On 17-Jun-01, Russell Standish wrote:
> Joel Dobrzelewski wrote:
>> I stand by my original claim:
>> Any successful human Theory of Everything must recognize the discrete
>> nature of the human intellect, and our inability to express or engage
>> the continuum in any meaningful way.
> That is a particularly extreme way of putting it. All descriptions
> must be discrete, but this doesn't mean the continuum is not
> engaged. For one thing, it does not require a discrete space
> time. There are plenty of examples of non-discrete countable sets (eg
> the rational numbers), and plenty of examples of discrete descriptions
> of continuous objects, albeit incomplete ones.
Not only that, I think Joel is placing far to much emphasis on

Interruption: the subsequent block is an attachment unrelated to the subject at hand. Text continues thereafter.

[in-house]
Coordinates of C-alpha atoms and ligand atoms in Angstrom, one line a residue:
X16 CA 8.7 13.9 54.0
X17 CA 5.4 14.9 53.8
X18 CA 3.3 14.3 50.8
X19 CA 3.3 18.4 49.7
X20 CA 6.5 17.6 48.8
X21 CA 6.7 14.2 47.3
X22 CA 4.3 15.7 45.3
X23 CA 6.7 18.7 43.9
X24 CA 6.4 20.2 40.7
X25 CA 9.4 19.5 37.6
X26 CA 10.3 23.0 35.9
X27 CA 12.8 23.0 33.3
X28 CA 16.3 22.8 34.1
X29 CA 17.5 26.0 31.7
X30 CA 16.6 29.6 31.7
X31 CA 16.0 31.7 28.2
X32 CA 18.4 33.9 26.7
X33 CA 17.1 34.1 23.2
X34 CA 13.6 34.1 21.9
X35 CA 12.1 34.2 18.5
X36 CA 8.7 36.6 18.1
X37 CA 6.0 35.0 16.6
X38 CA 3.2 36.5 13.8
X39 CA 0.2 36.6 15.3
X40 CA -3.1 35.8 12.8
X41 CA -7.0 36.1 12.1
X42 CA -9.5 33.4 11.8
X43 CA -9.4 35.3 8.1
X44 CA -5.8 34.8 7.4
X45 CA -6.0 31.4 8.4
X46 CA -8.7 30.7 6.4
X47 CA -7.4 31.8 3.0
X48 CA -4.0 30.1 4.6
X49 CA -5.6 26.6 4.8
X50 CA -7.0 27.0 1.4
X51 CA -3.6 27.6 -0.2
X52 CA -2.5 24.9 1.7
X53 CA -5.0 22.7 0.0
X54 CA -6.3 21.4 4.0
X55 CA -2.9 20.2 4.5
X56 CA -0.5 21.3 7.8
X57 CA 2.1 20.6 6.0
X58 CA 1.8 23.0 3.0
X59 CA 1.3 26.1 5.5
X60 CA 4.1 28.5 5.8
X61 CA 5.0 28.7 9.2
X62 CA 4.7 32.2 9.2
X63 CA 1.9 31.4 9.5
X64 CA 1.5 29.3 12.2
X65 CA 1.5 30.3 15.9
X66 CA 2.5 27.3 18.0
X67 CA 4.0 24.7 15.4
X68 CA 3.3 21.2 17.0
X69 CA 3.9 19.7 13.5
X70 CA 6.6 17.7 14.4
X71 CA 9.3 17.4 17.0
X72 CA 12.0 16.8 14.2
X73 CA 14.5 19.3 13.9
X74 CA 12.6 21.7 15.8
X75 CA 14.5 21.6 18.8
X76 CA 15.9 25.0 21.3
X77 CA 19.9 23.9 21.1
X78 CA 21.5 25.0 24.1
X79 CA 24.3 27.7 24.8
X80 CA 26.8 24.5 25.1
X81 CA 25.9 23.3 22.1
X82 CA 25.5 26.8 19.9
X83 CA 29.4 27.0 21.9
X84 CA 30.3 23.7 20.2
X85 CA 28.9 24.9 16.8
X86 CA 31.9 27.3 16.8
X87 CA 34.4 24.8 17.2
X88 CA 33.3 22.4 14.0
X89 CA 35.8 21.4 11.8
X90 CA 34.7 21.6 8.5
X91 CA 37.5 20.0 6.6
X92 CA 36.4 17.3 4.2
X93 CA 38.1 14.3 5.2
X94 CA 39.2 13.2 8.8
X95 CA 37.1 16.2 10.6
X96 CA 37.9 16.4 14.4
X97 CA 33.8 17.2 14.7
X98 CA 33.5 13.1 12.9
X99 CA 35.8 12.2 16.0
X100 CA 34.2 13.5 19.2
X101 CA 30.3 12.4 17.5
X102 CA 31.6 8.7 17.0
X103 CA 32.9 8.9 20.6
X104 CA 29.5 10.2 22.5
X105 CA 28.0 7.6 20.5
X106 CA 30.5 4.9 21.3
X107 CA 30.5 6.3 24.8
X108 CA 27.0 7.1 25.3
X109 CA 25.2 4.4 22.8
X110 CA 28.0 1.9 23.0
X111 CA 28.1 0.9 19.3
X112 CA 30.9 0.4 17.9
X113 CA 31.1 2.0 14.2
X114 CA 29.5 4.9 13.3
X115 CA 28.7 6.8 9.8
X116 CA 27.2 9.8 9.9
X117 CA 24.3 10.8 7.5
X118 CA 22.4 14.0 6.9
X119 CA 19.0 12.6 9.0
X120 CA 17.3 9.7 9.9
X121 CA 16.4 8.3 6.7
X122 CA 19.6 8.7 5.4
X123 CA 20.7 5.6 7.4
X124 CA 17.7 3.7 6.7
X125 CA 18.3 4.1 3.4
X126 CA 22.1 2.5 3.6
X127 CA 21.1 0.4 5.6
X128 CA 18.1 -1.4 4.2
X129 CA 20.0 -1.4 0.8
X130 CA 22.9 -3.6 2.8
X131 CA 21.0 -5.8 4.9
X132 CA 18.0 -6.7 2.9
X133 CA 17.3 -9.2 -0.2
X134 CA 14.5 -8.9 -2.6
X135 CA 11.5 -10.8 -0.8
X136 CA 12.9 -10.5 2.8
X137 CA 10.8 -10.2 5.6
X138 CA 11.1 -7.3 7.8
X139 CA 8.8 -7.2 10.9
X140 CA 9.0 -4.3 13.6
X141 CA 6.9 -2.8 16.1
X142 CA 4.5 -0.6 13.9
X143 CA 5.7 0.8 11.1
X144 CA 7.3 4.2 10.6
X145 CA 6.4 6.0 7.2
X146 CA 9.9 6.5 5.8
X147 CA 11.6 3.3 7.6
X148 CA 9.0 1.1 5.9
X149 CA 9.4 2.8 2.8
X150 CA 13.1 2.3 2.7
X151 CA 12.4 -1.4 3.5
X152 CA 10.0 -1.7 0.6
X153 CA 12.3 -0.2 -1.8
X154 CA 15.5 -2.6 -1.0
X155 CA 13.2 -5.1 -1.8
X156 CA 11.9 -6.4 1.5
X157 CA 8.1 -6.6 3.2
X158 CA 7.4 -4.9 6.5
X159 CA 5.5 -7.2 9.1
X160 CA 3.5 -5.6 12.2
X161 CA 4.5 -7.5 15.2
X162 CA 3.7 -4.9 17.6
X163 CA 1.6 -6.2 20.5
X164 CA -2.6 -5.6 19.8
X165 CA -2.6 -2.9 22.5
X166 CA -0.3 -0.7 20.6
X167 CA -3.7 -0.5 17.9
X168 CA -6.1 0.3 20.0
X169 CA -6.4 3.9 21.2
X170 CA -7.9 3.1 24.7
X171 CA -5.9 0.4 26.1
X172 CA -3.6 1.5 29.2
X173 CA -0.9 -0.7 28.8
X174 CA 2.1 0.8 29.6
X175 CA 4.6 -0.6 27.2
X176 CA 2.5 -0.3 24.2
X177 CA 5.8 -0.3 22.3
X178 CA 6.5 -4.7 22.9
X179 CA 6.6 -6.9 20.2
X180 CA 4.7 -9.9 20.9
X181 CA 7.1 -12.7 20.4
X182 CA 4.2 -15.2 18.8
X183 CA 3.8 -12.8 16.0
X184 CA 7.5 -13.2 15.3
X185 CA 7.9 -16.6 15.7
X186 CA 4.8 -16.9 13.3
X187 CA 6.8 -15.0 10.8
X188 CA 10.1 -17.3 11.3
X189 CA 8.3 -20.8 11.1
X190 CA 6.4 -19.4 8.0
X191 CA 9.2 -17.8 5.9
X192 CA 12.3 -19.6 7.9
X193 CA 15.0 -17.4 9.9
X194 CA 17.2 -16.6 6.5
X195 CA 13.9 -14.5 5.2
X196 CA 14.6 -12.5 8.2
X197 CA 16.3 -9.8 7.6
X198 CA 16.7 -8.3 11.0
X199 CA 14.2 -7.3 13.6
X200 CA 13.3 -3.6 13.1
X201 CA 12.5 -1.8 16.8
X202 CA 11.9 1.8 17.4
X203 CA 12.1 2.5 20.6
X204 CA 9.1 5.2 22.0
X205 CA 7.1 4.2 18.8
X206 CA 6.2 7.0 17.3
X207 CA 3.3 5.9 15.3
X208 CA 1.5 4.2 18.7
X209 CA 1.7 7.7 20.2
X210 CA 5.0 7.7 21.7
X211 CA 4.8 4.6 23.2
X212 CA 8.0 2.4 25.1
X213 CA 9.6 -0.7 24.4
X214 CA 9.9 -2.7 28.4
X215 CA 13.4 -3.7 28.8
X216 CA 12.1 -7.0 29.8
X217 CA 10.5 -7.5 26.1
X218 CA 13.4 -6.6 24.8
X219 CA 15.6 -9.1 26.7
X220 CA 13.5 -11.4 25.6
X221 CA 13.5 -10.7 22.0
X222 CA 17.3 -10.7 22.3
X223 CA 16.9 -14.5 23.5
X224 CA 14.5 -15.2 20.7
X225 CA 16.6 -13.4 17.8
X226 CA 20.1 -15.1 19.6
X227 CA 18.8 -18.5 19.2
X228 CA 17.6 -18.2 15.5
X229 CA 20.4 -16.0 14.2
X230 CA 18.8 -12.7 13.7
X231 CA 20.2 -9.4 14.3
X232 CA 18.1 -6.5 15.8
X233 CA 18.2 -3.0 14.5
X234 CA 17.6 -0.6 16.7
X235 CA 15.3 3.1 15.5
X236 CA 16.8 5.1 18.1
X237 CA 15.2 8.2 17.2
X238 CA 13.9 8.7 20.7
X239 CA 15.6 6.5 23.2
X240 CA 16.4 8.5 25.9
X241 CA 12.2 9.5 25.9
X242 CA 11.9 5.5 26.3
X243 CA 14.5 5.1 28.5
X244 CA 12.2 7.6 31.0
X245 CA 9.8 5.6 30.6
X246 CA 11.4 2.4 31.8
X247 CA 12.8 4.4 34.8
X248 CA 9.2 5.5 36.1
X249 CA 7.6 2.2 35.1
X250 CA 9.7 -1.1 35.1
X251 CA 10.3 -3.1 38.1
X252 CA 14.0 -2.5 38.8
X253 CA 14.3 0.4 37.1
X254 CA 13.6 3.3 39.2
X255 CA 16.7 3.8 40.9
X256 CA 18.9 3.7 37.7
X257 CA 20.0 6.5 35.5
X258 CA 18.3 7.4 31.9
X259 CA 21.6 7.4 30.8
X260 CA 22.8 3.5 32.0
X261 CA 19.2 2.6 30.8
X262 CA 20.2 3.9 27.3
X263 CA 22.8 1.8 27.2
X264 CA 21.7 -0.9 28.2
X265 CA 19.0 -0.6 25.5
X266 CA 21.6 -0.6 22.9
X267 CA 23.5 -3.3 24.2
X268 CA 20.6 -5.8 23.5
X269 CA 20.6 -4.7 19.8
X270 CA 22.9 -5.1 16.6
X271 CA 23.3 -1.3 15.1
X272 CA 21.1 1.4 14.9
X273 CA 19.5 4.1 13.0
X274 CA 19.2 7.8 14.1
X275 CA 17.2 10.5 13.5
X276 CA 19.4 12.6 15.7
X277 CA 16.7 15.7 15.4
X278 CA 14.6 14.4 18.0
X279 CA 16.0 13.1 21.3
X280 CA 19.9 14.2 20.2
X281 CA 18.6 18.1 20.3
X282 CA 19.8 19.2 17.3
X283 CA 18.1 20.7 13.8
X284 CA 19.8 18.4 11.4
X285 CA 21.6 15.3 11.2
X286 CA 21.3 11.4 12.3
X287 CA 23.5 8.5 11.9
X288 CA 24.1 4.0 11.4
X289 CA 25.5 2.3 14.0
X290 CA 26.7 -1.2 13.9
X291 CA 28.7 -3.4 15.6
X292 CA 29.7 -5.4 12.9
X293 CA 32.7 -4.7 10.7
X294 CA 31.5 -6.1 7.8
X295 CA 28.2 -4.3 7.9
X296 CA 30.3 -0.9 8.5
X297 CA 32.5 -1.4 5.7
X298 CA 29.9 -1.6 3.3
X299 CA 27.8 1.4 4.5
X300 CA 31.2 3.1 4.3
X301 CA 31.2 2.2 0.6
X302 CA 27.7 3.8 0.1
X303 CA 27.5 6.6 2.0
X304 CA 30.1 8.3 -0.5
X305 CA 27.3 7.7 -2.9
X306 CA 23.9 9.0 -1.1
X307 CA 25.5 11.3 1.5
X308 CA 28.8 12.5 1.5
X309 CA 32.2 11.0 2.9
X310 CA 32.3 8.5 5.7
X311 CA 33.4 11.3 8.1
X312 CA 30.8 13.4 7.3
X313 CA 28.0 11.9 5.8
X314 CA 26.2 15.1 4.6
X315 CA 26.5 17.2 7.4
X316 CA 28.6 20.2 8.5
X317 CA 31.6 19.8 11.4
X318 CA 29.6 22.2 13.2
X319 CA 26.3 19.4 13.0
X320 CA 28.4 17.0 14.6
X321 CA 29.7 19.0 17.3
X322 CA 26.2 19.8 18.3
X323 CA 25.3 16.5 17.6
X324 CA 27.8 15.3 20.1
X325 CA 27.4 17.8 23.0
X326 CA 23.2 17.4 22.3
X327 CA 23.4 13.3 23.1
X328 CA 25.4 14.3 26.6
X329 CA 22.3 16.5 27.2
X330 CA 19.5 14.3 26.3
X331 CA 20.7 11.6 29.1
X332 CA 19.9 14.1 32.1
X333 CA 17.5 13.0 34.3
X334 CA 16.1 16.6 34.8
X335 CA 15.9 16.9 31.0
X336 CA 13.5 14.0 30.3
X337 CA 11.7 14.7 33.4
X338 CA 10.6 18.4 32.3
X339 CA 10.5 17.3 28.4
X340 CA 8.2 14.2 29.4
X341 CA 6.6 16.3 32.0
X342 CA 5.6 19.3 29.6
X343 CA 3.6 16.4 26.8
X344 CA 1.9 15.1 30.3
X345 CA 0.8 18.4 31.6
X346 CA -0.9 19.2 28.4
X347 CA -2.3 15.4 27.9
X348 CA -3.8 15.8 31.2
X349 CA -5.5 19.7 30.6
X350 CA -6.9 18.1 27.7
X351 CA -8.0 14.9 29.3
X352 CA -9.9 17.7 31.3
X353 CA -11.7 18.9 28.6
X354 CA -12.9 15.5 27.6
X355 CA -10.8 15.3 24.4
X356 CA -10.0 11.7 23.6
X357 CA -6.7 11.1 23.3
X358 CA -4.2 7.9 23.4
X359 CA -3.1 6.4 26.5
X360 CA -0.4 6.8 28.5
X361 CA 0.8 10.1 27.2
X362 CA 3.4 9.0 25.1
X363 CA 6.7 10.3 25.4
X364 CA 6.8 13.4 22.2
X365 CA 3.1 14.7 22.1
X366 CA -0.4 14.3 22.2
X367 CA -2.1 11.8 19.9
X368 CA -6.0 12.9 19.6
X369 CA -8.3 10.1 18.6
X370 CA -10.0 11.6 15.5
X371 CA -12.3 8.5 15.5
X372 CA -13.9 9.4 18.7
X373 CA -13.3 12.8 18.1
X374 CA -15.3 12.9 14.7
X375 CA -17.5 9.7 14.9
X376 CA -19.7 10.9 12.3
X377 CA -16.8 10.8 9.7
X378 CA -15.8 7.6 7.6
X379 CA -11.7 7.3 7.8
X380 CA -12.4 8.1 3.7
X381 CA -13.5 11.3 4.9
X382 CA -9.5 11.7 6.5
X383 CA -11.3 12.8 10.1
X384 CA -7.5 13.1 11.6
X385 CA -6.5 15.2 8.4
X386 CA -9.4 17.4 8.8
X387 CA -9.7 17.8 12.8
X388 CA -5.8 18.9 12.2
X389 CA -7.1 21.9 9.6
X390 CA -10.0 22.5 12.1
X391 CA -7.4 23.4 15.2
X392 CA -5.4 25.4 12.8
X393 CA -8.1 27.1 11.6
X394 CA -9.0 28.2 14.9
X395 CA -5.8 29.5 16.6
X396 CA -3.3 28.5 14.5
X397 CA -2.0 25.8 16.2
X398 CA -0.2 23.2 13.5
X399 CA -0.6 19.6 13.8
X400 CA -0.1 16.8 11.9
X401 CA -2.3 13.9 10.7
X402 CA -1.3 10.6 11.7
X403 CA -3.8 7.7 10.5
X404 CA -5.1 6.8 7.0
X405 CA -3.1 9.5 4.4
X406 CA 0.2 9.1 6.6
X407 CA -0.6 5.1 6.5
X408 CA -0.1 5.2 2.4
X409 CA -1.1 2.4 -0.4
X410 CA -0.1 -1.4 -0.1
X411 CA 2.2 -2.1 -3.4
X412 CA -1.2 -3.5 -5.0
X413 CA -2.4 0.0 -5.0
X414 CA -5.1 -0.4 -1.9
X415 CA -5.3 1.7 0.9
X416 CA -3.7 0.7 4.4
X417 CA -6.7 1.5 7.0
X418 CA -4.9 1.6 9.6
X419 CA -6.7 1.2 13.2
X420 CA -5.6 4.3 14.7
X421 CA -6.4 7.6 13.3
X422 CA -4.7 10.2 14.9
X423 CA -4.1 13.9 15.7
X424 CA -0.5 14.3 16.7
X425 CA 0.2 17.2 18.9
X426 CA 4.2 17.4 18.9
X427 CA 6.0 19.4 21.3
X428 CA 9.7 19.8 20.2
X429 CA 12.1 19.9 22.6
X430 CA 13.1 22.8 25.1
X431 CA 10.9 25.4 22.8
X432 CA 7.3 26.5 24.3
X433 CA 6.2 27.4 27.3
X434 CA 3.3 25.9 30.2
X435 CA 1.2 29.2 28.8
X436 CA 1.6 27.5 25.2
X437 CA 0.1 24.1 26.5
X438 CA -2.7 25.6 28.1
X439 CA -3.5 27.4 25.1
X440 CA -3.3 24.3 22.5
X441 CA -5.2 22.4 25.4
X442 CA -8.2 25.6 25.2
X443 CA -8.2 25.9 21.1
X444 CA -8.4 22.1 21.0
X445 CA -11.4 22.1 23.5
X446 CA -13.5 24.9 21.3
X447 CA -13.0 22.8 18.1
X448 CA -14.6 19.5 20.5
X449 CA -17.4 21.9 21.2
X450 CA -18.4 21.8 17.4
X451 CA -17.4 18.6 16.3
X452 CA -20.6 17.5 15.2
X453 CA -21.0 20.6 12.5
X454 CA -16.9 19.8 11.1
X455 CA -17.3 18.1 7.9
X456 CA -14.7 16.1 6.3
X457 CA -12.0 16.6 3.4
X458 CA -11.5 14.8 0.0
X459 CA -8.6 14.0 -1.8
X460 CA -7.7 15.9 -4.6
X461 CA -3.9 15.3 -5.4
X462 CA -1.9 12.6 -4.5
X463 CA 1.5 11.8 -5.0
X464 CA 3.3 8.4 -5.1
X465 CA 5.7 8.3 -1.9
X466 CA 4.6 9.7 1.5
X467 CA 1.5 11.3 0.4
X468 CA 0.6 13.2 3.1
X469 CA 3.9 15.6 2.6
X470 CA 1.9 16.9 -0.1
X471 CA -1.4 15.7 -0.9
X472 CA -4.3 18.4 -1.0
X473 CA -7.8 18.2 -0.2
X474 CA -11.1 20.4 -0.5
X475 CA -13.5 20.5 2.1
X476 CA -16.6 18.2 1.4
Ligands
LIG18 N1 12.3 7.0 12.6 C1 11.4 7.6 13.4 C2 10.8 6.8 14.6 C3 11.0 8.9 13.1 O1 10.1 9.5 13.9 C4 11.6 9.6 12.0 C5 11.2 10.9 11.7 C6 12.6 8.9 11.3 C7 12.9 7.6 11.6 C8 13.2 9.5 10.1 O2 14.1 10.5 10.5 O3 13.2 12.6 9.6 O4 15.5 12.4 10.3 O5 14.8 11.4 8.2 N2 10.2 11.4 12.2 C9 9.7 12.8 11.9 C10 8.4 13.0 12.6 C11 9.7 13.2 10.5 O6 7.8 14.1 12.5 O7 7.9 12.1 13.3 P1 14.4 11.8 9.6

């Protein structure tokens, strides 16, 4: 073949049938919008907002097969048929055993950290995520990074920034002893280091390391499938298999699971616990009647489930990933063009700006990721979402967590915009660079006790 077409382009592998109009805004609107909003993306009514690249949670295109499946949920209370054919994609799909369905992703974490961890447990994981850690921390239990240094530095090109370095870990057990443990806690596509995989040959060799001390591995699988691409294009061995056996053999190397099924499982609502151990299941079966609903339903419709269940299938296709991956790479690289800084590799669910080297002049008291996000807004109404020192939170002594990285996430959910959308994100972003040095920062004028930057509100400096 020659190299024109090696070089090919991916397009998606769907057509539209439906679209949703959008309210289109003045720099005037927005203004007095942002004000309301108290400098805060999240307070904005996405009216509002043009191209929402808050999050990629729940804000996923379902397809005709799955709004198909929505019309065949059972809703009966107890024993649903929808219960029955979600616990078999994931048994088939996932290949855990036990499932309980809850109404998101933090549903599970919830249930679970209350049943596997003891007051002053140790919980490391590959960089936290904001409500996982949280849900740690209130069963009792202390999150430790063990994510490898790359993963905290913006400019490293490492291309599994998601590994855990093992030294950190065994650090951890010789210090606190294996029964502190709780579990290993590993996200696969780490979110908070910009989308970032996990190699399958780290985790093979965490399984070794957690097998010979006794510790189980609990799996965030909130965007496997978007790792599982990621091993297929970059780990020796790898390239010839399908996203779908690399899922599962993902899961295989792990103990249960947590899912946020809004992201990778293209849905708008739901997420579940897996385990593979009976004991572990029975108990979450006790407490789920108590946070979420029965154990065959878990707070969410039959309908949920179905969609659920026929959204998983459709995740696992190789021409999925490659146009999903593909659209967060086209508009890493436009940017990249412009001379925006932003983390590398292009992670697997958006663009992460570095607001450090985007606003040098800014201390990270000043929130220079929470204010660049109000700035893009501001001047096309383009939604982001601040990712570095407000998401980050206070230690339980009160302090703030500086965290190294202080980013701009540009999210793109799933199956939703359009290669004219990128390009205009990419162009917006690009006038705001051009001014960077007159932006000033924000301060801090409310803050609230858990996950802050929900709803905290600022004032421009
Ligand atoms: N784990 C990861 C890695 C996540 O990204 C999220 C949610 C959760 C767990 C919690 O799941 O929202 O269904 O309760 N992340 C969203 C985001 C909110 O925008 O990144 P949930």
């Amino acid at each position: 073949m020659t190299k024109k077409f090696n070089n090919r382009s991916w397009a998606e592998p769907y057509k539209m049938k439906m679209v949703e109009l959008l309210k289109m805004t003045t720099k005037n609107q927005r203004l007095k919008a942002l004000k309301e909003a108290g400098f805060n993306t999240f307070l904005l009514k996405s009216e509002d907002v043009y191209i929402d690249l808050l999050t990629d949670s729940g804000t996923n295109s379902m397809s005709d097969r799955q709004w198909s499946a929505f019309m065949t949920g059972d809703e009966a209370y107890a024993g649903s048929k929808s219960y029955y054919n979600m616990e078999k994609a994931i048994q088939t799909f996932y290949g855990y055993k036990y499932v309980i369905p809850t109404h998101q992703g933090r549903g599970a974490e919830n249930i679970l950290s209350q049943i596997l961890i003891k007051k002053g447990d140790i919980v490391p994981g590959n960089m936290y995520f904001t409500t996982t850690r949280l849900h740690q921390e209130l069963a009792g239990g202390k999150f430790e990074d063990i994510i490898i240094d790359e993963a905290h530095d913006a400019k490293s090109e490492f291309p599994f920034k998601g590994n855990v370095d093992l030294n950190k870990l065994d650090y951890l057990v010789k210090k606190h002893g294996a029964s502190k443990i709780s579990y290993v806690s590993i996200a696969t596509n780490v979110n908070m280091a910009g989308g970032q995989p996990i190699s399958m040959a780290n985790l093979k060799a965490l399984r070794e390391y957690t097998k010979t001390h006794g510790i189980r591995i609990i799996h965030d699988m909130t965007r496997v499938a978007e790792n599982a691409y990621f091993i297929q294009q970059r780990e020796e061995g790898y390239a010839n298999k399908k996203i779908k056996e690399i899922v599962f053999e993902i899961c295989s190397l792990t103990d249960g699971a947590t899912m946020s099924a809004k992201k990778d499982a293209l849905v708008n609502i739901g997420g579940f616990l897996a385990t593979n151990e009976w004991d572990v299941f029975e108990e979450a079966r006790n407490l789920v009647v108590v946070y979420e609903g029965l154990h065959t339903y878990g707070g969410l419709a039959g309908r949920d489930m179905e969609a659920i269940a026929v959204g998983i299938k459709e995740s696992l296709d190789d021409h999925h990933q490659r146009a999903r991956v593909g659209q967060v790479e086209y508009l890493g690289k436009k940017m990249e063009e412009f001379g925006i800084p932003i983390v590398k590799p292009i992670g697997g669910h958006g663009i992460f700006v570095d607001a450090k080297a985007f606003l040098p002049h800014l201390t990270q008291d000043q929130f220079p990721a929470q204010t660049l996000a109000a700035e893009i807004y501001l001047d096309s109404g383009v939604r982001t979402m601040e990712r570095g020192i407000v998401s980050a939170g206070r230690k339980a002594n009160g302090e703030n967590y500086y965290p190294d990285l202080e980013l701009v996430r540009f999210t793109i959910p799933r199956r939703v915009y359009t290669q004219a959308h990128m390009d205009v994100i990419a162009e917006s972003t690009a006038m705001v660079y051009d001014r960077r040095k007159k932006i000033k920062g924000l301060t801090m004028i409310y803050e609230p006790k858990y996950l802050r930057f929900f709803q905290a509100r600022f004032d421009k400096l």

computational theory. People draw pictures and imagine images which
are continuous in 2D. I know that these can always be digitized and if
done on a sufficiently fine level the result is indistinguisable from
continuous - but this doesn't prove that there is no continuum. Even
quantum mechanics still relies on a continuous psi functions defined
over continuous space-time. It may be possible to *represent* this
discretely, but even if that is possible it doesn't mean it is
impossible to represent it using a continuum or that there is no
underlying continuum. The argument that our understanding or our
descriptions must be discrete is not convincing because it is equal
true (or false) that our descriptions must be finite and even *small*.
Seven is the most belivable number.
--- Joe Semonian